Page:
Washington Matters


New House Tax Chairman Levin
Will Seek His Own Path

Speaker Nancy Pelosi may still run the show, but Sander Levin will wield more power over tax policy than did his predecessor on Ways and Means.



When it comes to setting tax policy, does it really matter who the chairman of the House Ways and Means Committee is? Yes and no. No, because House Speaker Nancy Pelosi (D-CA) exerts pretty tight control over her committee chairmen. But also yes, because the new tax chairman, Rep. Sander Levin (D-MI) will insist on making his mark during what could be a short tenure.

Levin took over the panel in early March after Rep. Charles Rangel (D-NY) stepped aside amid a series of ethics problems. At the time, the conventional wisdom was that Rangel’s departure wouldn’t make much difference in terms of what came out of the committee. After all, Pelosi had been calling the shots on tax issues for some time, and there was no reason to believe she would stop. Rangel’s influence had waned during his time as chairman, largely because of those ethics problems.

True, Pelosi hasn’t lost any of her power, and she even bolstered her standing with a victory in pushing health care reform through the House. And there is speculation that the 78-year-old Levin may end up stepping aside in the next year or so, so that a younger member of the committee, such as Rep. Richard Neal (D-MA), could take the reins. But don’t assume Levin will behave like a mere caretaker. He has his own priorities on tax policy, and he’s likely to take a different path than Rangel did. And he won’t be distracted by problems on the ethics front. What does this mean for business? Plenty.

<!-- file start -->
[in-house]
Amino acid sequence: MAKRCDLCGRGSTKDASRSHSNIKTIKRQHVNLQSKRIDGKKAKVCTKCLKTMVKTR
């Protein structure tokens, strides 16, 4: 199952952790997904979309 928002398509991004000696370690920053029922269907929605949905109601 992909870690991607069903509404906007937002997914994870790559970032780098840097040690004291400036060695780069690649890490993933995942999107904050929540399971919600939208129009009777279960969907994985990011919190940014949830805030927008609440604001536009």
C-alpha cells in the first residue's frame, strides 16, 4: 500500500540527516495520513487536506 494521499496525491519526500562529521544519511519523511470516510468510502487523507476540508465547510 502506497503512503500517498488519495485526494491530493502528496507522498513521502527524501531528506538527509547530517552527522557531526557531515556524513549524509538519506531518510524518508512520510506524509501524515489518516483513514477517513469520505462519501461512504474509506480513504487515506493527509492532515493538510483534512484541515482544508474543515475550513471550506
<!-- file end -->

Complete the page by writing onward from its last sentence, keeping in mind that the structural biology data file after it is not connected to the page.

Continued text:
For example, although Rangel is a liberal Democrat, as a New Yorker he’s also a friend of big business and of Wall Street, which is why one of the issues he championed as chairman was a deep cut in the 35% top corporate tax rate. Rangel saw this proposal as the cornerstone of a bigger tax reform effort. It’s safe to say that a corporate tax cut won’t be a top issue for Levin. He’s sure to be more concerned about tax measures to revive struggling industries in his home state of Michigan, to keep jobs from going overseas and to rein in multinational firms.

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Those matters aside, Levin has a tough load of weighty issues ahead of him and not much time to ruminate on them: He has to steer estate tax reform legislation through the committee this year and figure out what to do with the Bush tax cuts before they expire on Dec. 31. So Levin will show what kind of Ways and Means chairman he is in short order.



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